Flexibility has increasing value across sectors of the economy, including energy. The ability to be flexible is affected by a wide variety of sociotechnical factors and determines what we term ‘flexibility capital’. Levels of flexibility capital vary in populations, both absolutely and in the extent to which they are primarily derived from technological or social means, which has implications for the (dis)comfort and (in)convenience involved in economising flexibility capital. Furthermore, we argue that freedom of choice over whether and how to economise flexibility capital can be limited by factors such as financial resources, among others. In constrained systems (such as energy networks), the level of service enjoyed by the more affluent may not simply be higher than those who are less affluent, but may be directly enabled by reductions in the latter’s comfort and/or convenience which may not feel fully voluntary. There is a real risk that such injustices could be locked into energy infrastructure and market design and governance for the long term as has already happened in labour markets. We introduce the concept of ‘flexibility justice’ as a frame for these issues of fairness. While the concepts we offer in the paper emerge from longstanding engagements with energy research contexts and they relate directly to the issues currently being debated in the energy research and policy communities, we contend that they can be related to a much broader range of issues in 21st century economies.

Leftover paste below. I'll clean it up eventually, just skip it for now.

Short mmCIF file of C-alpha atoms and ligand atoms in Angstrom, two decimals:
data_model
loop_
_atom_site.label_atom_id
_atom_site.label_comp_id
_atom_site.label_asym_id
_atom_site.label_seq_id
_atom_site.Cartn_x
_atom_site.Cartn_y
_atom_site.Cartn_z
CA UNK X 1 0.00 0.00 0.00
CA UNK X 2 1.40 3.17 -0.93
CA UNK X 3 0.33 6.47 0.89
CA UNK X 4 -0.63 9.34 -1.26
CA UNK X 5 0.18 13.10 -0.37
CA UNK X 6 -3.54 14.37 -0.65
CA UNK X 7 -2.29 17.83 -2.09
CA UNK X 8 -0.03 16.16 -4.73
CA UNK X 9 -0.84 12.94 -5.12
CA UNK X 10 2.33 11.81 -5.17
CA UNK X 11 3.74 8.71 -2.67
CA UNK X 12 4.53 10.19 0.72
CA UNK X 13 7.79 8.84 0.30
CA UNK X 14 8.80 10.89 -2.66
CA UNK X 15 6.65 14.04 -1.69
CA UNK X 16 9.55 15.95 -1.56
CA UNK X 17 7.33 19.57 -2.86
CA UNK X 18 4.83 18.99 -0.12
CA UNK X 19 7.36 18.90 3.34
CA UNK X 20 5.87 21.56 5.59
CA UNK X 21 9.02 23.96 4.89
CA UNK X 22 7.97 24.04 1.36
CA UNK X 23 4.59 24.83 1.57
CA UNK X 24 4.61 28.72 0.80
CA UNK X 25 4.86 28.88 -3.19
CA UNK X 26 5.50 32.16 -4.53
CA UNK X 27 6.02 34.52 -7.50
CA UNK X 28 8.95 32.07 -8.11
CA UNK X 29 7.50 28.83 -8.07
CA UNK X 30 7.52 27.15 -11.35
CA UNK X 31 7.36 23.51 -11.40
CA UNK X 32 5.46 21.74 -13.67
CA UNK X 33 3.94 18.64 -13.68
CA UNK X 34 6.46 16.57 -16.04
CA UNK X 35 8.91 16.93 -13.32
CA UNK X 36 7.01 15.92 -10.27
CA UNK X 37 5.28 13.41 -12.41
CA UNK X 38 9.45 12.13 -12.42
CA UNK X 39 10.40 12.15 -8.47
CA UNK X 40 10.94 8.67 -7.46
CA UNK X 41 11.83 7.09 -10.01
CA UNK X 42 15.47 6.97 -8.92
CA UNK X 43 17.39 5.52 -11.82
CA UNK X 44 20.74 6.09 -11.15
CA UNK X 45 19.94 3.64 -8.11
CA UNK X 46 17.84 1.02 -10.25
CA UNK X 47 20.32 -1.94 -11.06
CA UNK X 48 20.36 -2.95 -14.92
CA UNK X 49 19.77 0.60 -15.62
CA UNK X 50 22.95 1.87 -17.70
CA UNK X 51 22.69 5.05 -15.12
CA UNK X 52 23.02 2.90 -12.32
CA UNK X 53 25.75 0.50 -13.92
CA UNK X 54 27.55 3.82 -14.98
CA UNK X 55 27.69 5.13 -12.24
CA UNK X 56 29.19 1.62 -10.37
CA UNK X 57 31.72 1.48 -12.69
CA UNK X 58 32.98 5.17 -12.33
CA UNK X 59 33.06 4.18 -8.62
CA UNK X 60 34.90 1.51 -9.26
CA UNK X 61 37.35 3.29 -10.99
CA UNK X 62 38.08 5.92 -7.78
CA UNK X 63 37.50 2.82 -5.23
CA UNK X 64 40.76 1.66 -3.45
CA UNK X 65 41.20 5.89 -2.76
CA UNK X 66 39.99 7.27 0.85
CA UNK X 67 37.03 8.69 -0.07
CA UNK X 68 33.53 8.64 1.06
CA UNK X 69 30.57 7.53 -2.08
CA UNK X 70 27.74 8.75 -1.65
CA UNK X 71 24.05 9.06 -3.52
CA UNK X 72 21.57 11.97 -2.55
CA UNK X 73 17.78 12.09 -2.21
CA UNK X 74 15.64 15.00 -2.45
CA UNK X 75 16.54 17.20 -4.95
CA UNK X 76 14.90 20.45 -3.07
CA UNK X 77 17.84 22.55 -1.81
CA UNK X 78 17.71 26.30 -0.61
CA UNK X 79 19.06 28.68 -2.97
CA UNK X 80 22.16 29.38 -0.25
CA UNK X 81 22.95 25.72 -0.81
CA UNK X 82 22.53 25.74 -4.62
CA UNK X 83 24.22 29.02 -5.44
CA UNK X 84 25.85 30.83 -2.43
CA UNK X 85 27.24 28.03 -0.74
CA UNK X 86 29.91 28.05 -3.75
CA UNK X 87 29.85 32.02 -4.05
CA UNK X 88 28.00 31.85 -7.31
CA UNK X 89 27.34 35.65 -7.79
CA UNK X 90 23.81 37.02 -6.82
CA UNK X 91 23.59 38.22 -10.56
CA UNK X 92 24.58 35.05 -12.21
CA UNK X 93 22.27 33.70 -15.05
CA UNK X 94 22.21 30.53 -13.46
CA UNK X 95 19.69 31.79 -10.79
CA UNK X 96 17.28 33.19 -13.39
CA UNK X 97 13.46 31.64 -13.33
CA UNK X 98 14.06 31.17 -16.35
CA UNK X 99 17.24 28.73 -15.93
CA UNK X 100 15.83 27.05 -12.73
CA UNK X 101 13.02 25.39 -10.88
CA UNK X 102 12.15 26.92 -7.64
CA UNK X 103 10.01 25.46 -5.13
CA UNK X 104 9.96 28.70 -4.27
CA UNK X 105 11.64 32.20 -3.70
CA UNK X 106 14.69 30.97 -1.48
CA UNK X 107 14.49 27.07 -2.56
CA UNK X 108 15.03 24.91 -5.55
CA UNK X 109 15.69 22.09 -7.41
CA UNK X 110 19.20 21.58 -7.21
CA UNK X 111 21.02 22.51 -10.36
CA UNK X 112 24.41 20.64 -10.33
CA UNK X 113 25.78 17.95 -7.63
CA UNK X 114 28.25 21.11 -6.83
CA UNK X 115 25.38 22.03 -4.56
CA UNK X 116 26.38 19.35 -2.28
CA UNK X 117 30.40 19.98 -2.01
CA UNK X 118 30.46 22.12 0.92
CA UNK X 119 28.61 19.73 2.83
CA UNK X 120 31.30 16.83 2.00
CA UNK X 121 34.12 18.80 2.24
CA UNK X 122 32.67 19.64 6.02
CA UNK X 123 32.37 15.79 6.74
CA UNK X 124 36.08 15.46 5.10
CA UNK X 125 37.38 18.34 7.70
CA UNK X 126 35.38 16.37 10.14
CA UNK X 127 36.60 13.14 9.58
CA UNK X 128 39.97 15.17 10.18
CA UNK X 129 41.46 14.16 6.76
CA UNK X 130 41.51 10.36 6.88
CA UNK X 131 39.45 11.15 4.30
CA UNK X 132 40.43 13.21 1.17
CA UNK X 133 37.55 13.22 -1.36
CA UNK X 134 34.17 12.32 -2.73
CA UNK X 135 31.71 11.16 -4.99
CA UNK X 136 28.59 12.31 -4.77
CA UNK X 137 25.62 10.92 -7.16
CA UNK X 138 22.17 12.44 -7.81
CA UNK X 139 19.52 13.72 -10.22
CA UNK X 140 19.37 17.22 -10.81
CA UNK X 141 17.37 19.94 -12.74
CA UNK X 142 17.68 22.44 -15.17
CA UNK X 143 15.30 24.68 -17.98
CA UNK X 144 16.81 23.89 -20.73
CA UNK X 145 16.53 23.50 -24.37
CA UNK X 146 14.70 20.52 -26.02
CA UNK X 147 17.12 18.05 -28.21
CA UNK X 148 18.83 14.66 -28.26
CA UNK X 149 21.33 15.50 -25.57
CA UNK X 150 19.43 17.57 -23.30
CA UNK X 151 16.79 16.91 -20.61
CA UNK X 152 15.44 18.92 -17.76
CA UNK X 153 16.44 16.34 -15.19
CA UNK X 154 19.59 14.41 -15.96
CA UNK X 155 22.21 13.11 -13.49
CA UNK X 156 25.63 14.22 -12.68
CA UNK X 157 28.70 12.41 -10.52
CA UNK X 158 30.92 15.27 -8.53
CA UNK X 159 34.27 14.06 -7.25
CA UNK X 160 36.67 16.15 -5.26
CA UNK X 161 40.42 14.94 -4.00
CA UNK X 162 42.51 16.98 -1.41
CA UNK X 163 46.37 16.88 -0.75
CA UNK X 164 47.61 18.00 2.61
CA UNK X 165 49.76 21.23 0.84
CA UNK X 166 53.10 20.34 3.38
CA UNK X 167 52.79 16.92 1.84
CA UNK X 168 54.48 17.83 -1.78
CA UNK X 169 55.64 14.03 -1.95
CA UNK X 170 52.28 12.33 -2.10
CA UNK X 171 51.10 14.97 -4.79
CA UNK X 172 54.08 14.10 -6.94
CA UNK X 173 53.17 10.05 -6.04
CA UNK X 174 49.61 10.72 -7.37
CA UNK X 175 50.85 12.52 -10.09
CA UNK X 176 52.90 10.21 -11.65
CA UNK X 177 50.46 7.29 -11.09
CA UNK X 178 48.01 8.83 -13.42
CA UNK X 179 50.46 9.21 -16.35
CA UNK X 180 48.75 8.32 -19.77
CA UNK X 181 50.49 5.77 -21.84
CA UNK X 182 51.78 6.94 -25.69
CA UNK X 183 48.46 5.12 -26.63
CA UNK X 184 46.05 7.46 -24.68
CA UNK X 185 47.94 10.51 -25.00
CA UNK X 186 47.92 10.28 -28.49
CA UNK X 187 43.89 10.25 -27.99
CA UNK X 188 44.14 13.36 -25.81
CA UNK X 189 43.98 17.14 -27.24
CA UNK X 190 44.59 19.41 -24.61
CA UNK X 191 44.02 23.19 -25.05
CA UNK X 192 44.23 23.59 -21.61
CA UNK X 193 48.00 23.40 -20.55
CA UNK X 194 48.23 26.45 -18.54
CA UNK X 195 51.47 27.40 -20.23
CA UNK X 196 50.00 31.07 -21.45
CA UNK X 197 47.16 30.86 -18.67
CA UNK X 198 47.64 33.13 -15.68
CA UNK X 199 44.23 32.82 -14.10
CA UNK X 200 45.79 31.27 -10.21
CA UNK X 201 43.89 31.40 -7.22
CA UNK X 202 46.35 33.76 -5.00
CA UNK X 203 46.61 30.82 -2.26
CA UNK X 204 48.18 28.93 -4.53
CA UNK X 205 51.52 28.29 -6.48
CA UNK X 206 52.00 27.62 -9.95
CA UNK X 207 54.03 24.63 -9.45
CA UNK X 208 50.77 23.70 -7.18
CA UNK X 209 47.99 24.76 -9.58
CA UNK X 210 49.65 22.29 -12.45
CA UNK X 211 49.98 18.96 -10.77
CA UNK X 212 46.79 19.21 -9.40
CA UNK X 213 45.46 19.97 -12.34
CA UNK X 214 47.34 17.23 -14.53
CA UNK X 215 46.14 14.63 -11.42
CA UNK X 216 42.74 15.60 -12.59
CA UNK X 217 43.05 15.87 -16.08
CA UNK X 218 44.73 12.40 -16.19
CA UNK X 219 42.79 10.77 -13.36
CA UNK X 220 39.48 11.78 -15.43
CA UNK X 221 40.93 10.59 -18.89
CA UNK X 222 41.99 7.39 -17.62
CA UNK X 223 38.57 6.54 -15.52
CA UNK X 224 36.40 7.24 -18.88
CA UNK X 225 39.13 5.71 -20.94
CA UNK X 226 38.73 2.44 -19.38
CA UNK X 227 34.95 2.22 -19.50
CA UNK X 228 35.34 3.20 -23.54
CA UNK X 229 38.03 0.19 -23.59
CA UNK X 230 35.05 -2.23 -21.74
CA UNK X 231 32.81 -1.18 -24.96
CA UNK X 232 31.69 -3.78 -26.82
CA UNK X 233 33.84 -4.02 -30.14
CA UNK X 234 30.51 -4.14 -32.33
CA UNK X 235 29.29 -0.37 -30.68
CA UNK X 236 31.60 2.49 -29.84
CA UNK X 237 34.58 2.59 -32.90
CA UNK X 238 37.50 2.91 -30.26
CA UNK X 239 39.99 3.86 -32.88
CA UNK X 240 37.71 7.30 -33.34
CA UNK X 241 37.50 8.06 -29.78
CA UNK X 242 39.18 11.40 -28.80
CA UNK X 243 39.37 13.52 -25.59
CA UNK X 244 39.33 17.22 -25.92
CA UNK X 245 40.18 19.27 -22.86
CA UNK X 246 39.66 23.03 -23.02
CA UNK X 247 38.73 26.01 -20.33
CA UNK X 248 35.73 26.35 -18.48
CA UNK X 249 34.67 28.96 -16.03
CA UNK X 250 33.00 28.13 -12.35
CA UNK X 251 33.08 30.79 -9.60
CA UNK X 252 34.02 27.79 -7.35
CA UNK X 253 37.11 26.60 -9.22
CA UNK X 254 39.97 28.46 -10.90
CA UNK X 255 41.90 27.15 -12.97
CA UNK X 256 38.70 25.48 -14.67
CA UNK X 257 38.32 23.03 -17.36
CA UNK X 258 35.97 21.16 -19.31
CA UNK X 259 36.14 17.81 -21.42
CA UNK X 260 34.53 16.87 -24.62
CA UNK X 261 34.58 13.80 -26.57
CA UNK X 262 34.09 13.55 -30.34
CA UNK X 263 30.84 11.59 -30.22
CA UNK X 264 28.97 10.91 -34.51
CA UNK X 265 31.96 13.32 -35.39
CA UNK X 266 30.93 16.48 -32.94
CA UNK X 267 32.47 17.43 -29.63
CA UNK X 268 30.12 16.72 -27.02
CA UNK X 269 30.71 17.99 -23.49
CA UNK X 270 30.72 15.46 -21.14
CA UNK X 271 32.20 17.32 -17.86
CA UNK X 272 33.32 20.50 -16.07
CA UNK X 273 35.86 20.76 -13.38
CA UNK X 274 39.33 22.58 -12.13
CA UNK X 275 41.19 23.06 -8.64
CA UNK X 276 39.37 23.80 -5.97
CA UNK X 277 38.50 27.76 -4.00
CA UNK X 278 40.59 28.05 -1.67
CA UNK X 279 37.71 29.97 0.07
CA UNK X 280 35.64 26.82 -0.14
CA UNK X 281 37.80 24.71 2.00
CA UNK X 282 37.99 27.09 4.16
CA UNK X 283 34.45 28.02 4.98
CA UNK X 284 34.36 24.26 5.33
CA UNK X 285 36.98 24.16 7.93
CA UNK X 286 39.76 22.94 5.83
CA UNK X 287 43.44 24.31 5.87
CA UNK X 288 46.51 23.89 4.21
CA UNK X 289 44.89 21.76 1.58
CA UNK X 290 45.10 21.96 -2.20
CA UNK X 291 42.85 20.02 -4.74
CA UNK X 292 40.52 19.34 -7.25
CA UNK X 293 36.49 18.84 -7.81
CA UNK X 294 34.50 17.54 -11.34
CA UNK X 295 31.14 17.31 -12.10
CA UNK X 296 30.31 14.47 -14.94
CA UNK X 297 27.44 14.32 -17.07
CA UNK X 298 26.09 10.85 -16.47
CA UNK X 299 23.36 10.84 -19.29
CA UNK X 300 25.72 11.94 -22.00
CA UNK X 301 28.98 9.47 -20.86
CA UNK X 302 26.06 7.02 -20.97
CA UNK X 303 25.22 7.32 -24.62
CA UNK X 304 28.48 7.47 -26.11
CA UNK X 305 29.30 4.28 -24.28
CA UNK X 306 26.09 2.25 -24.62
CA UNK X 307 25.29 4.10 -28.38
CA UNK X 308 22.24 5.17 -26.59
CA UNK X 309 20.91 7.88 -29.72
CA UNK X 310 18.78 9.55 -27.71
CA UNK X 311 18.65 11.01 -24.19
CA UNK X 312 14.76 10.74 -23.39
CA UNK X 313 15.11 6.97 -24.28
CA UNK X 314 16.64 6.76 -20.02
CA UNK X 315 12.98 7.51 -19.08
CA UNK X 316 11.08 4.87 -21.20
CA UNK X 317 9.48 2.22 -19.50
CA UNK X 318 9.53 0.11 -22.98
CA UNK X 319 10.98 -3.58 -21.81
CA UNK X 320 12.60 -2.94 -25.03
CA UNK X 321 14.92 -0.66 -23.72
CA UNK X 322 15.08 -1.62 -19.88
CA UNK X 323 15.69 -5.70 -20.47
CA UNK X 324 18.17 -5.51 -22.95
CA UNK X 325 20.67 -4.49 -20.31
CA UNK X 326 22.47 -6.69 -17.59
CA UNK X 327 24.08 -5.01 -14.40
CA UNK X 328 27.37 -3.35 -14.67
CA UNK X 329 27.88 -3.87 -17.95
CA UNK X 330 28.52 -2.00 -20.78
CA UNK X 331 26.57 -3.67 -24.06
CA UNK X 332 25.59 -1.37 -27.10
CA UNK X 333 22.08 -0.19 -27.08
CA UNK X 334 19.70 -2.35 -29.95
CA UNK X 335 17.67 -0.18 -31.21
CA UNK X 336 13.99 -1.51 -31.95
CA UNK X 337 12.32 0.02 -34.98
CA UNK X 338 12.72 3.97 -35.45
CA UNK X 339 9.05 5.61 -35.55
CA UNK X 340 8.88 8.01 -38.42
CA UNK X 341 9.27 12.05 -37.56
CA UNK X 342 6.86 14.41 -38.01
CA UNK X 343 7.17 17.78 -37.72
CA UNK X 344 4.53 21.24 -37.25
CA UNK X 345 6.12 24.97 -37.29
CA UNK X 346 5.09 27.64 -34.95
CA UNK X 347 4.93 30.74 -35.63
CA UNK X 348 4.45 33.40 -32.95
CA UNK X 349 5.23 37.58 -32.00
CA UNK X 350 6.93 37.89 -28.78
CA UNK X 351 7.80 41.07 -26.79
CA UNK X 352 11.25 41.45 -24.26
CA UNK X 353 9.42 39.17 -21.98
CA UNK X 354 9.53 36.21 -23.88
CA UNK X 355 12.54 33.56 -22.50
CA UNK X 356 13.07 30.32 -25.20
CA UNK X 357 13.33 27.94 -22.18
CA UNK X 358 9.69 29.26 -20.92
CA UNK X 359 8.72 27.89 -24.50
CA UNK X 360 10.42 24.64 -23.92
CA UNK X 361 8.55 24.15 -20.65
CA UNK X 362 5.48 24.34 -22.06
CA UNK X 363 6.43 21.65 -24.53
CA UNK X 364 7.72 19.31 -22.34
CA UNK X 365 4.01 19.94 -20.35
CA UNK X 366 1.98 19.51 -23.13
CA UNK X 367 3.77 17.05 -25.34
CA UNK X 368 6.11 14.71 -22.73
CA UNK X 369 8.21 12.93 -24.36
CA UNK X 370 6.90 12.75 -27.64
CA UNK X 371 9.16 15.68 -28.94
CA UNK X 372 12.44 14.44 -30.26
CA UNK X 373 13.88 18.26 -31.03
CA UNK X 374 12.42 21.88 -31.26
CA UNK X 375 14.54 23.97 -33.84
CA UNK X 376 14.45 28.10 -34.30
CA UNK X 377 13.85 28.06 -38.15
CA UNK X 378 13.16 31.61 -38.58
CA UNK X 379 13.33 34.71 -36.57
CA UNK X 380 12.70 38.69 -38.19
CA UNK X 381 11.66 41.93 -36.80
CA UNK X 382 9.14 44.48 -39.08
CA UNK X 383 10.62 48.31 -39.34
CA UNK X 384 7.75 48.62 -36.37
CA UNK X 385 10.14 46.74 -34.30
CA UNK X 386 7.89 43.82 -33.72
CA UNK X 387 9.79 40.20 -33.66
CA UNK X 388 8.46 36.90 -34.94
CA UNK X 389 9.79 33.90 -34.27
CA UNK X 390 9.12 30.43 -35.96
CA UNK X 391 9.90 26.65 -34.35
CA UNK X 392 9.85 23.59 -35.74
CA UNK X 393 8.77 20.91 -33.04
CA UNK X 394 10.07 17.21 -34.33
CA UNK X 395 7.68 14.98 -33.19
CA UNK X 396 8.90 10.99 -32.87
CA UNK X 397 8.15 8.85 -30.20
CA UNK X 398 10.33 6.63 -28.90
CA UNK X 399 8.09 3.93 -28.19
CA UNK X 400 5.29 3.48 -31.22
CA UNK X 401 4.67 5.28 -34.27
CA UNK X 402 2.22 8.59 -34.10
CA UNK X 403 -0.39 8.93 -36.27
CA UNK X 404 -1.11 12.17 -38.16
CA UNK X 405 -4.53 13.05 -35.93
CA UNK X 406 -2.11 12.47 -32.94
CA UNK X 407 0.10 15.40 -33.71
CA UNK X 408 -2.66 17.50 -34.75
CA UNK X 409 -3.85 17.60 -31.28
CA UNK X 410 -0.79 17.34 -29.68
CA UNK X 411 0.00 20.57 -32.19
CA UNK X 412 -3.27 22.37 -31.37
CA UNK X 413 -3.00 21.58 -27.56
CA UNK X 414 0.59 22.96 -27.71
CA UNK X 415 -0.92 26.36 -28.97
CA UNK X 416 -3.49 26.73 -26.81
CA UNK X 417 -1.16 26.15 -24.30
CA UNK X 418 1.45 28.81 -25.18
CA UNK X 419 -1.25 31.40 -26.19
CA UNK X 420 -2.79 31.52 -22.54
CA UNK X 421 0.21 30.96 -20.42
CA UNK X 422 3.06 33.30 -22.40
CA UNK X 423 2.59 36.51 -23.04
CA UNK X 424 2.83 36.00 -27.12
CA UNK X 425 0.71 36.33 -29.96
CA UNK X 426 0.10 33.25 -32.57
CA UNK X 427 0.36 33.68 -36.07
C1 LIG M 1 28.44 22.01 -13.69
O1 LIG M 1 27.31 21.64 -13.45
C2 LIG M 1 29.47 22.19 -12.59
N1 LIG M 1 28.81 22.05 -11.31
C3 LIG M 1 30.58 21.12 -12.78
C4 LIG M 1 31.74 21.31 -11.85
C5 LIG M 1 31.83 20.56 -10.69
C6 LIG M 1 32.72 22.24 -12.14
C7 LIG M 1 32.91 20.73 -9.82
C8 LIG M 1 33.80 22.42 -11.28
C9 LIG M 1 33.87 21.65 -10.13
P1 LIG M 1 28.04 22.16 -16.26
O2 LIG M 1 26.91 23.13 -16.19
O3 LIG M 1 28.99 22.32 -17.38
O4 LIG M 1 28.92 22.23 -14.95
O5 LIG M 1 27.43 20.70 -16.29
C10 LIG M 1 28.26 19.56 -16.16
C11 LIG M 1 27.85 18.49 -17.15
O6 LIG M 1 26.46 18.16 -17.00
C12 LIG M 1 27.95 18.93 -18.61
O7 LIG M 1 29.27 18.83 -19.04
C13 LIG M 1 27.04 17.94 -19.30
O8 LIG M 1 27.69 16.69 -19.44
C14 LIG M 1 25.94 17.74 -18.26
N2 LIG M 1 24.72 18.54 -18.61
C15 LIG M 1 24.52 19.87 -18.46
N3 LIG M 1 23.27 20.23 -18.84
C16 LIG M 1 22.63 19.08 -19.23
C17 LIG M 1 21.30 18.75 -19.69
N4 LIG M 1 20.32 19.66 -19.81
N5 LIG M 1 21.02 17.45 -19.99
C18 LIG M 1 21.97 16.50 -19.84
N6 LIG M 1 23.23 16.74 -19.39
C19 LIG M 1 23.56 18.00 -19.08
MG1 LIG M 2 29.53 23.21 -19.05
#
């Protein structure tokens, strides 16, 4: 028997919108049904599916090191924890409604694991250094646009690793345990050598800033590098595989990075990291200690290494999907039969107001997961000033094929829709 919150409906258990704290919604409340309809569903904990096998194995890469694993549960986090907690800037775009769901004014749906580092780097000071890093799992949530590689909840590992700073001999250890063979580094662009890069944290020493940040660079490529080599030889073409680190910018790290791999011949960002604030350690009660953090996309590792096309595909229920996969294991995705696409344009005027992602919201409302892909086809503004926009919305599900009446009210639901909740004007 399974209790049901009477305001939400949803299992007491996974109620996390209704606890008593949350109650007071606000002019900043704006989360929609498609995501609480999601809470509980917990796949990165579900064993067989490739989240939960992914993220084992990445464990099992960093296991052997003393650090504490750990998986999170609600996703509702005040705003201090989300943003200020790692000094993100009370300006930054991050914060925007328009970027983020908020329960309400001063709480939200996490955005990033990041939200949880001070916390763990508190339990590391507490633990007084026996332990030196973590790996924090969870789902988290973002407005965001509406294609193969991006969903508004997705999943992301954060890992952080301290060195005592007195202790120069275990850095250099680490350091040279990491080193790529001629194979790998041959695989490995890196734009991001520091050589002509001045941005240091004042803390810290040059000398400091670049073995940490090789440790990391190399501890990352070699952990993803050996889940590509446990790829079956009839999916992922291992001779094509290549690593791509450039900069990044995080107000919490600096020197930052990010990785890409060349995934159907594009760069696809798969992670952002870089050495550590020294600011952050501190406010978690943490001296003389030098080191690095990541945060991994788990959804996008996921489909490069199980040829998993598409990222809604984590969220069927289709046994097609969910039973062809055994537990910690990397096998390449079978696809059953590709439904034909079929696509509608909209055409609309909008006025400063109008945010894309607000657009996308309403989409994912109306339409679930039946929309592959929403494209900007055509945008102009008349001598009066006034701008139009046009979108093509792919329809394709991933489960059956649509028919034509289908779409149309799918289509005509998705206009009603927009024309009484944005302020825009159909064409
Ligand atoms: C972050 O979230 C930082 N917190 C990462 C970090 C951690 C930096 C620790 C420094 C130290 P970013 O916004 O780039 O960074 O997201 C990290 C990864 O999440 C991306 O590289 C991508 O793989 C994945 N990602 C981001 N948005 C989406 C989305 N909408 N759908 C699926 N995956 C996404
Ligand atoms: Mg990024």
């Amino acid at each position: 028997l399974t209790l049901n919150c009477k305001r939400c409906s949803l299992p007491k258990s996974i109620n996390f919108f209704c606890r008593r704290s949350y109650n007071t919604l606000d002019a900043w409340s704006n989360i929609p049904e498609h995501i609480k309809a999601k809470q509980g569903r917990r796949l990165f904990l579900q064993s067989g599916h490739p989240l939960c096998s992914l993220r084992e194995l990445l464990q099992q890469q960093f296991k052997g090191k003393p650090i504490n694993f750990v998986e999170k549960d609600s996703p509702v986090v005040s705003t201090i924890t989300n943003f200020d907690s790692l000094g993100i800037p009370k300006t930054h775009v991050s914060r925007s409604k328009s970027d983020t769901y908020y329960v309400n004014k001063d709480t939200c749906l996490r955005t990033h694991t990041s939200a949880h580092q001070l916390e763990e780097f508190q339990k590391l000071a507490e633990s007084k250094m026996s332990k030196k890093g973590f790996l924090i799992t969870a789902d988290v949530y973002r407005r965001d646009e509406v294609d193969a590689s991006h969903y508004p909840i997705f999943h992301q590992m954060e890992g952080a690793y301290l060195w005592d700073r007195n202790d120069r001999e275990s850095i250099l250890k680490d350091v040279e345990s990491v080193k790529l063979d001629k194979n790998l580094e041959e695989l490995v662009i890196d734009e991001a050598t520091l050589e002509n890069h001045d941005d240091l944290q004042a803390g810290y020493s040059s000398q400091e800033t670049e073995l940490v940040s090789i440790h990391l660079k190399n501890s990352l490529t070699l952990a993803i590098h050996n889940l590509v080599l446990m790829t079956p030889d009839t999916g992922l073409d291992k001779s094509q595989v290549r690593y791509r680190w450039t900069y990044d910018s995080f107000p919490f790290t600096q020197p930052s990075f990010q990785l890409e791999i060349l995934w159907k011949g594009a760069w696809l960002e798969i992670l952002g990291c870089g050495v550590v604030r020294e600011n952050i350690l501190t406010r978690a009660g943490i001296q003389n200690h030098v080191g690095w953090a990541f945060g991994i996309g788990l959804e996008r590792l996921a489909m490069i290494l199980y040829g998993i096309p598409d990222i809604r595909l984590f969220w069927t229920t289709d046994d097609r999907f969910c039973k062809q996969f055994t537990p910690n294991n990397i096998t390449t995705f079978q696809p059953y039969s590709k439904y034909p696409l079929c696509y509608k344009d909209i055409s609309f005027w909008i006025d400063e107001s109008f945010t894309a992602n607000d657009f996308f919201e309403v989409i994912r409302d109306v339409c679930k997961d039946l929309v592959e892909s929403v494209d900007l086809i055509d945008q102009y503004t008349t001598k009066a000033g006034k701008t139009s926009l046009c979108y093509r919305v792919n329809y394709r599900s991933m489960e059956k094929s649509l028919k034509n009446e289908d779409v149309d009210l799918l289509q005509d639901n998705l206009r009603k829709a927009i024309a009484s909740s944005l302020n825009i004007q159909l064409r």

SOURCE: Powells G, Fell M. “Flexibility capital and flexibility justice in smart energy systems” Energy Research & Social Science, 3 April 2019.
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